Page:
Tremor is the single most common involuntary movement. Some degree of tremor is normal, and it may worsen with too much caffeine, anxiety or certain medications. It can also be abnormal and disabling, either as an isolated symptom or as part of another movement disorder. Not all tremors are the same. A movement disorders specialist can determine what kind of tremor you have based on an examination and other tests. Most people think of Parkinson’s disease when they think of tremor, and the tremor of PD often involves one arm or hand and occurs at rest. Another type occurs with activity and is called essential tremor, or familial tremor when there is a positive family history. Systemic diseases, stress and medications can also cause tremors, which may improve with managing the underlying problem. A variety of other tremors can occur due to problems in specific areas of the brain. Treatment options include oral medications, injections of botulinum toxin type A (Botox®) and deep brain stimulation (DBS) surgery. Please call 1-84-GET-UCONN or request an appointment online at our clinic and learn more about your tremor. You can find out more about tremors on the NIH's Tremor Fact Sheet.
Dystonia is a condition causing sustained muscle contractions resulting in stiffness, abnormal movements or postures. For example, in cervical dystonia or torticollis, the head is turned to one side with neck muscle stiffness. Other common examples are writer’s cramp, blepharospasm (forced blinking) and hemifacial spasm (pulling of one side of the face), oromandibular dystonia which interferes with eating and talking, and spasmodic dysphonia which causes harsh or strained speech. Dystonias can be caused by brain injuries, genetic mutations such as the DYT gene, or as a side effect of certain medications that block dopamine receptors such as antipsychotic and anti-nausea drugs. Dystonia can also be seen as symptom of diseases such as Wilson’s disease or Huntington’s disease. Dystonia can be focal (occurring at a specific body part) or generalized. It can be task-specific (as with writer’s cramp) or constant. Treatments include oral medications such as anticholinergics and muscle relaxants. Botulinum toxin injections are often the best option for focal dystonias due to their effectiveness and safety. You can find out more about dystonia at the NIH's Dystonias Fact Sheet.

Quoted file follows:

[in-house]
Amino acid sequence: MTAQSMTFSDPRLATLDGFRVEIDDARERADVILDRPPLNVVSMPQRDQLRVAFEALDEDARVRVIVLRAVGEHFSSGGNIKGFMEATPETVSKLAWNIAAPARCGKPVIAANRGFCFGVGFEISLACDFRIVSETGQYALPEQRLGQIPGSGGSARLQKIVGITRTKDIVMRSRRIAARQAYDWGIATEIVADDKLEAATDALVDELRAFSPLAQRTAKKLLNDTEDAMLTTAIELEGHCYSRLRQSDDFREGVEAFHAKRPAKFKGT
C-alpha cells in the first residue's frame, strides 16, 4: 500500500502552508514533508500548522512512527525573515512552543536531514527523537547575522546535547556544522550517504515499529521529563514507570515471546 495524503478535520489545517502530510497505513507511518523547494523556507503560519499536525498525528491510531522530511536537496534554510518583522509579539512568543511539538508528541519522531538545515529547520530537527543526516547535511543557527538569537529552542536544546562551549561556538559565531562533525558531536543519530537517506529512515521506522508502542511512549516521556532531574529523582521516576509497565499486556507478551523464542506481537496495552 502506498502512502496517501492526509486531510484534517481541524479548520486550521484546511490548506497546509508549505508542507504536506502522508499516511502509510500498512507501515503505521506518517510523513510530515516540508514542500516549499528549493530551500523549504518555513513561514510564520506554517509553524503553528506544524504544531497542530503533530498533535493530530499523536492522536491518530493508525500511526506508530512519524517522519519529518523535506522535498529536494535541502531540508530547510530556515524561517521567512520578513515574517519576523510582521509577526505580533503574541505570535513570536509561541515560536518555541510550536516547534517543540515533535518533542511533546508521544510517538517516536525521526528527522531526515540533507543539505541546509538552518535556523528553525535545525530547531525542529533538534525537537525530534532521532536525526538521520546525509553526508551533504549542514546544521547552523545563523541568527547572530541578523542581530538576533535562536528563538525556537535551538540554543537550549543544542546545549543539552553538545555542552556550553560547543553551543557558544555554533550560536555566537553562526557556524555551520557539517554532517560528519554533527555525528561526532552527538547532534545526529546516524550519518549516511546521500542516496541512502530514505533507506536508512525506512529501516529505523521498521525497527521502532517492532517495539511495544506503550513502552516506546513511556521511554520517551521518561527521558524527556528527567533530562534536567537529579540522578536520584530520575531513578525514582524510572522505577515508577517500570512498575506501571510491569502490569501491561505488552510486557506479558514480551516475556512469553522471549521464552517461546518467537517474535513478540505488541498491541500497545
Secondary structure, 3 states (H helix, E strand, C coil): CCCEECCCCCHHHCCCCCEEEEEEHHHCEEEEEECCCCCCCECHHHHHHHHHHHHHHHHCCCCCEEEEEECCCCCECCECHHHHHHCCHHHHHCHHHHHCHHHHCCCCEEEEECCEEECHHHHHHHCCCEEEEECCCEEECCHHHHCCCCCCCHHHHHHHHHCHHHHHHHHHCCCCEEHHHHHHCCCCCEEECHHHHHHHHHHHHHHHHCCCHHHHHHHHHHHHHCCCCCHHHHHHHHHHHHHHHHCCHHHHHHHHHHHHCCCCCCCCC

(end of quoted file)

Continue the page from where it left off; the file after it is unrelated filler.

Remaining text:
Deep Brain Stimulation (DBS) surgery has shown good results for dystonia with DYT1 gene mutation and for Tardive Dystonia. If you have dystonia, please call 1-84-GET-UCONN or request an appointment online to visit our Movement Disorders clinic.
Ataxia is the loss of coordination of movement. It can affect your ability to walk and result in falling. Ataxia can occur after injury to areas of the brain involved in motor control such as the cerebellum, as well as sensory systems that detect the position of your body parts and vestibular (balance) sensation that detects where your body is in space. There are many possible causes of ataxia including hereditary (genetic) causes, toxic and metabolic problems such as alcohol, medications and vitamin or mineral deficiencies, as well as infections, inflammatory conditions or structural lesions in the brain. The spinocerebellar ataxias (SCA) are a group of genetic diseases causing ataxia and other neurological findings. While there is no specific treatment for these disorders, advances in genetic testing can now identify different forms of SCA and improve genetic counseling for patients and families. Treatment often focuses on physical therapy and rehabilitation to improve physical activity, gait training and fall prevention. A variety of medications are under investigation for the treatment of ataxias. Check clinicaltrials.gov for more information. You can find out more about the causes and treatments for ataxia on the NIH's Ataxia Fact Sheet.